Most water rights holders facing cuts miss state compliance deadline

Most of the water right holders affected by curtailment orders have missed a state deadline for establishing their compliance, officials said Monday.

Most of the water right holders affected by curtailment orders have missed a state deadline for establishing their compliance, officials said Monday.

(Rich Pedroncelli/Associated Press)

The majority of California growers, irrigation districts and others who have been ordered to stop drawing water from rivers and streams due to worsening drought conditions have failed to register their compliance before an official deadline, officials said Monday.

In what one spokesman described as a “disappointing” development, the State Water Resources Control Board released figures showing that 31% of affected water right holders had officially responded to their curtailment orders.

When water right holders receive a shutoff order, they have seven days to submit a certification form to the water board, officials said.


Right holders who fail to heed a curtailment order and continue drawing water are subject to fines of up to $1,000 a day and $2,500 per acre-foot of unlawfully diverted water.

It remains unclear exactly why the response rate is so low, and water board officials said they were still studying the matter. However, at least one water rights attorney said that simple oversight might be a factor.

“Most of them are small mom-and-pop operations,” Sacramento attorney David Aladjem said. “Most of the small farmers I have worked with over the years are very good in terms of doing what they need to do to get a crop in, but they’re not so good on paperwork.”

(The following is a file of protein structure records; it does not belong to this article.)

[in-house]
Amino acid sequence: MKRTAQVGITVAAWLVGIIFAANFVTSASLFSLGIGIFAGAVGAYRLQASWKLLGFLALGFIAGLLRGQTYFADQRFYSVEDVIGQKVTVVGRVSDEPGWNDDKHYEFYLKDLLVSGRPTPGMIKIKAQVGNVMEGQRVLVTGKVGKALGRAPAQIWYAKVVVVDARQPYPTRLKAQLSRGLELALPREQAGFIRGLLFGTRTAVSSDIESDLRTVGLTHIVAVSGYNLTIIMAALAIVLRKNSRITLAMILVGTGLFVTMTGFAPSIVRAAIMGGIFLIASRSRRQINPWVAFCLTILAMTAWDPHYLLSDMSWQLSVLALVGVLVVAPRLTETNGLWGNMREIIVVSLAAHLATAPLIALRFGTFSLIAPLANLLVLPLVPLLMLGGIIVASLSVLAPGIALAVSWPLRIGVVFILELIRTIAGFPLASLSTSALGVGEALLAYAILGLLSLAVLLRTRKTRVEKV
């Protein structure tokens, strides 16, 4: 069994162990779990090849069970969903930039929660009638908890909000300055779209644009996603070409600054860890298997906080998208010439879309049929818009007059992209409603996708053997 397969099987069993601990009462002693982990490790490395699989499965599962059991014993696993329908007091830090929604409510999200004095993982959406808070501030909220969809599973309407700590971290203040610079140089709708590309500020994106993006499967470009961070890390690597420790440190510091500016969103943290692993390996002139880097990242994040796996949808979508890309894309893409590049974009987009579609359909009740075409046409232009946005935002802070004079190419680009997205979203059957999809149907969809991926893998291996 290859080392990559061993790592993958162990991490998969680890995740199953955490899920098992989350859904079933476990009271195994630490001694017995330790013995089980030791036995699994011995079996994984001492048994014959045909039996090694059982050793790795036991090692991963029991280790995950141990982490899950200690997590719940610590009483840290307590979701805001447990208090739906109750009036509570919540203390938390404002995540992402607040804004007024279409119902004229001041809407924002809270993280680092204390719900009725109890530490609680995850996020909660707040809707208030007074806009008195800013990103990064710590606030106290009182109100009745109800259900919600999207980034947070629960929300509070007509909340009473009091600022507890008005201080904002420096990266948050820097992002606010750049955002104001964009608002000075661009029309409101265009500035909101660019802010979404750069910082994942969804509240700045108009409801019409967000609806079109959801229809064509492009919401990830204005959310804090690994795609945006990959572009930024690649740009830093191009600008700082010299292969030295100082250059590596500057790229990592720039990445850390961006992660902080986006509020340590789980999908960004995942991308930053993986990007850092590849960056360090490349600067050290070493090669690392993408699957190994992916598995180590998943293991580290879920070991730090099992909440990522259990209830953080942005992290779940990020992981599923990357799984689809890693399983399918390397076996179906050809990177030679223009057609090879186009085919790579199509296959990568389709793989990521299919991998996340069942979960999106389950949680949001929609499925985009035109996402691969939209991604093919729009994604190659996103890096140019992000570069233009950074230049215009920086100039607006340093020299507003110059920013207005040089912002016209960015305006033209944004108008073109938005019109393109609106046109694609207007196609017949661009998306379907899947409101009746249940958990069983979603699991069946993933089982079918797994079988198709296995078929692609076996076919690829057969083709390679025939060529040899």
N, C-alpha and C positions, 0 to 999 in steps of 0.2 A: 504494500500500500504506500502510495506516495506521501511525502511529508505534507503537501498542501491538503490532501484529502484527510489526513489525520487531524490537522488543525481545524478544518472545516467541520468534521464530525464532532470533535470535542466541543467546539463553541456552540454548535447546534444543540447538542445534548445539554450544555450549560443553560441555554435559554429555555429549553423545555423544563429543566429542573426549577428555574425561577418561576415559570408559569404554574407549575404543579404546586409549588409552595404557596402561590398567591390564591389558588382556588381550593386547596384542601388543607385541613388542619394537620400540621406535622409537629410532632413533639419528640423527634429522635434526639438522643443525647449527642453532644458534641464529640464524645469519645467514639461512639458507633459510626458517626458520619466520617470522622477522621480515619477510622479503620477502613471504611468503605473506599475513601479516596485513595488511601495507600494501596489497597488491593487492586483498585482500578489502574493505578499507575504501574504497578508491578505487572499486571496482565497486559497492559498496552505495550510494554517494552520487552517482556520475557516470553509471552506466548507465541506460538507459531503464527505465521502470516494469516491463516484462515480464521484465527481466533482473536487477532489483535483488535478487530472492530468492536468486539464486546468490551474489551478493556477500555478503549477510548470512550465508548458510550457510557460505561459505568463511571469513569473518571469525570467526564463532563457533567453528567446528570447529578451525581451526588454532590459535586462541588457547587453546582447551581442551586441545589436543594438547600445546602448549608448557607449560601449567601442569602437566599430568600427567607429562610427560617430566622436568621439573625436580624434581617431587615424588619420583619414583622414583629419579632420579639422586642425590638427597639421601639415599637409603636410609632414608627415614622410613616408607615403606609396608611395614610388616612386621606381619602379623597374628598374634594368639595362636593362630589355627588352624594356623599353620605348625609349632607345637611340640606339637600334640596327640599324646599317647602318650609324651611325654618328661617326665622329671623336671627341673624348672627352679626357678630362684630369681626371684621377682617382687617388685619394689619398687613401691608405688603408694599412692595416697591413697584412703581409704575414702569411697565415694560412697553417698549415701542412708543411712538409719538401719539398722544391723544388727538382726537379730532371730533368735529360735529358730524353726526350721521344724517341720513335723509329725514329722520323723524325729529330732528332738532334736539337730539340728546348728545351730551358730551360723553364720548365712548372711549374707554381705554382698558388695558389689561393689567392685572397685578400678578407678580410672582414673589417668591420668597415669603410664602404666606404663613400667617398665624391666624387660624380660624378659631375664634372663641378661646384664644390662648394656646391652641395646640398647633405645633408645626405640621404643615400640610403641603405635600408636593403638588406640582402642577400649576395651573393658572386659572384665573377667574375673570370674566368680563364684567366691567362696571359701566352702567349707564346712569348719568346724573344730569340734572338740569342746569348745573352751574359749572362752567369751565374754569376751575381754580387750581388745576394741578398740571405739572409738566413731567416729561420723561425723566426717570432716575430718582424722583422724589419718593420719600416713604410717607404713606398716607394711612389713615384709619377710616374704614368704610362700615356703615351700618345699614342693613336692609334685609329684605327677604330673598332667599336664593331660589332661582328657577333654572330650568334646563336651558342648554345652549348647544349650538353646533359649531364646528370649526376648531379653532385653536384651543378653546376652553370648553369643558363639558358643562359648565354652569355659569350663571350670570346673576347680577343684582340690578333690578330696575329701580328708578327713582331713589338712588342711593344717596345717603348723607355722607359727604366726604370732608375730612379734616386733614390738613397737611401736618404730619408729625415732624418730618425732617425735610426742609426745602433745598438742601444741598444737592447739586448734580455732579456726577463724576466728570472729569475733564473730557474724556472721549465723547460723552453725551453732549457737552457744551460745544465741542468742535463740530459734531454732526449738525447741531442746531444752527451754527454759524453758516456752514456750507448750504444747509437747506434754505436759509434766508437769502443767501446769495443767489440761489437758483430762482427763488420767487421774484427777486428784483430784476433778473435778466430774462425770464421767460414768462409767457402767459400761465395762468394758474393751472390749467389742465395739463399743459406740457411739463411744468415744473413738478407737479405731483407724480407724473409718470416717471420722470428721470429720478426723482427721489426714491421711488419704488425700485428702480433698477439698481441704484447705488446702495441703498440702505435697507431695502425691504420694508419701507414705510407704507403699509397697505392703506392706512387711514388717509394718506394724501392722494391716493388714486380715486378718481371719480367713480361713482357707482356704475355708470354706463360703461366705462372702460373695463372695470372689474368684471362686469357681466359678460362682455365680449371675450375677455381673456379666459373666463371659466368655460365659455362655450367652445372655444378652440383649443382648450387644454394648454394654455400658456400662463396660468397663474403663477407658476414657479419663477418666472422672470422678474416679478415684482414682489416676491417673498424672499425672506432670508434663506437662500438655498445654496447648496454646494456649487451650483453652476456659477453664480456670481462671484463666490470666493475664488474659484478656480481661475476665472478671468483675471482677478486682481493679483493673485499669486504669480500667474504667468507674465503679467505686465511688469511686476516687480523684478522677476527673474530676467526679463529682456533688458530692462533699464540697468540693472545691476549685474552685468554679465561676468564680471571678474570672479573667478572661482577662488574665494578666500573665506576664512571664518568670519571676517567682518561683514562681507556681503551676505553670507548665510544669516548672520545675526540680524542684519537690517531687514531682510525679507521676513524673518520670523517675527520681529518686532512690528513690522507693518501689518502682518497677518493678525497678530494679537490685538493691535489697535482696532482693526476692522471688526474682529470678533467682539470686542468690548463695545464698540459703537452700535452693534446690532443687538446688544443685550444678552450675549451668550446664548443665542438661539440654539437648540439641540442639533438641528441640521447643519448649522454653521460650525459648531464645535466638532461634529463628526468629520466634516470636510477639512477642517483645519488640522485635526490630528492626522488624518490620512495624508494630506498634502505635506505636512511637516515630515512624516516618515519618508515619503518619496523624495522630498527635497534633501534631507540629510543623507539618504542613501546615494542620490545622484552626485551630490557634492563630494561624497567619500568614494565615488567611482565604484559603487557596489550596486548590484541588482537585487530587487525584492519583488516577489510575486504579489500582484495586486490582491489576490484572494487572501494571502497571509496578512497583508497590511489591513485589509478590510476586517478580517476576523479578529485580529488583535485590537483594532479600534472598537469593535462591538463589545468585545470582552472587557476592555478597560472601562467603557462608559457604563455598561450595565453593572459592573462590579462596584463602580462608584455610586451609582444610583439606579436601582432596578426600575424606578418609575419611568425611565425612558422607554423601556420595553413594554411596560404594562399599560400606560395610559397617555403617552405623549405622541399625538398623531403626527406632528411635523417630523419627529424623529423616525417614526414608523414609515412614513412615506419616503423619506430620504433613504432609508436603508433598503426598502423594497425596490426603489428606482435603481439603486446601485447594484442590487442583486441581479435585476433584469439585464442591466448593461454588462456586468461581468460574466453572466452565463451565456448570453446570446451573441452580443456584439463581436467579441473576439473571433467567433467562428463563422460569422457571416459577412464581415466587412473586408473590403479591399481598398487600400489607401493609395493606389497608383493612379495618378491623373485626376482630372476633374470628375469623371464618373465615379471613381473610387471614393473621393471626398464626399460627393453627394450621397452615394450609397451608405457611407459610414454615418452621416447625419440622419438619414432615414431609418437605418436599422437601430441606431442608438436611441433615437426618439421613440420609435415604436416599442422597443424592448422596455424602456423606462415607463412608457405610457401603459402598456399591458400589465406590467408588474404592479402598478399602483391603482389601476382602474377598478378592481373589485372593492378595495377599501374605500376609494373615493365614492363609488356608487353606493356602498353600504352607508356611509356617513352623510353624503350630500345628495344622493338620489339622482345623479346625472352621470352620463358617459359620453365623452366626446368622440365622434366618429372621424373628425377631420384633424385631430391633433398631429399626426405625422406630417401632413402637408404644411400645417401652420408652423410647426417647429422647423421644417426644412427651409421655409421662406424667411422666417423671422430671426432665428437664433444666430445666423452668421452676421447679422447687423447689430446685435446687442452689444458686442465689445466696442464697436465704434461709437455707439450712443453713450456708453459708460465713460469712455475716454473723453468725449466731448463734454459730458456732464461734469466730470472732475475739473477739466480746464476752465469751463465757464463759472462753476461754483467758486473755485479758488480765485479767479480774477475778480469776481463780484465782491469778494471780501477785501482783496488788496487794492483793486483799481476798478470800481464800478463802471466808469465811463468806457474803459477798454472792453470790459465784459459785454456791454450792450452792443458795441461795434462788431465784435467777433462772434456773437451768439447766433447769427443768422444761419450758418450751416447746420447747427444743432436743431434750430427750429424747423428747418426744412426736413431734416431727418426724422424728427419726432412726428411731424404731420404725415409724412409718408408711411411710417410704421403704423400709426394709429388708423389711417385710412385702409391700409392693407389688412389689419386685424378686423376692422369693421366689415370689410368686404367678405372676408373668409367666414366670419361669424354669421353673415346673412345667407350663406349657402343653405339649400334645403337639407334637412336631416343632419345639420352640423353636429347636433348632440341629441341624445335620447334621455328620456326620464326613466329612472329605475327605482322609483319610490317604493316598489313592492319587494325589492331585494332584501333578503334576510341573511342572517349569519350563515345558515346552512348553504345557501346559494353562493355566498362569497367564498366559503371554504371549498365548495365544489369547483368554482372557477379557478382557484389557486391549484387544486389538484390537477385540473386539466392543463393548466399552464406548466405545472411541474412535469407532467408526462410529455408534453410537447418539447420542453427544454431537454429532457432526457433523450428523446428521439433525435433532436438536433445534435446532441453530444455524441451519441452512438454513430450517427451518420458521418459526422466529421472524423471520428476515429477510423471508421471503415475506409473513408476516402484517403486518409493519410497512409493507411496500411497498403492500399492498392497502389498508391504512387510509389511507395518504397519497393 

Of the 9,112 curtailment orders issued to senior and junior right holders this year, only 2,814 had generated responses, according to the water board.

“I would think that the low response … is a little disappointing,” said Timothy Moran, a water board spokesman.

However, the figures also showed that response rates among large-volume water users were much higher.

“If you look at it according to water demand, the response is 78%,” Moran said. “That indicates the ones who are responding are the large water users.”

The vast majority of curtailment orders issued have affected so-called junior right holders, or those entities whose legal claim to water dates back to 1914.

A much smaller number of curtailment orders, 277, affected senior right holders -- those whose rights date to before 1914. Those orders were announced June 12, and depending on when the right holder received the notice, their response window may still be open.

A number of Central Valley senior right holders have filed suit against the water board, arguing that their rights were curtailed without due process, or proper authority.

On Monday, representatives from two irrigation districts who are litigating the senior right curtailments said they did not see how the water board could limit their water use when the board had yet to receive shutoff confirmation from junior right holders.

“Until they are compliant, why should senior water users in our ag district be asked to give up one acre-foot of water?” said Steve Knell, general manager of the Oakdale Irrigation District. He charged that some junior right holders were still drawing water in violation of shutoff orders.

At the South San Joaquin Irrigation District, general manager Jeff Shields said he was surprised to see such a low rate of response among junior right holders. However, he said there could be legal reasons why senior right holders would not respond.

“It will be difficult for those of us that have filed litigation against the state water board challenging their jurisdiction to turn around and file a compliance certification,” Shields said.

Despite accusations that some rights holders were violating restrictions, Aladjem said that if last year was any indication, instances of cheating should be rare.

“Last year, when the state water board went out and did their inspections, they found most people were abiding by the restrictions,” Aladjem said. “Given how severe the drought is this year, I’d expect things to be the same. There will be some cheating, but upward of 90% will comply.”

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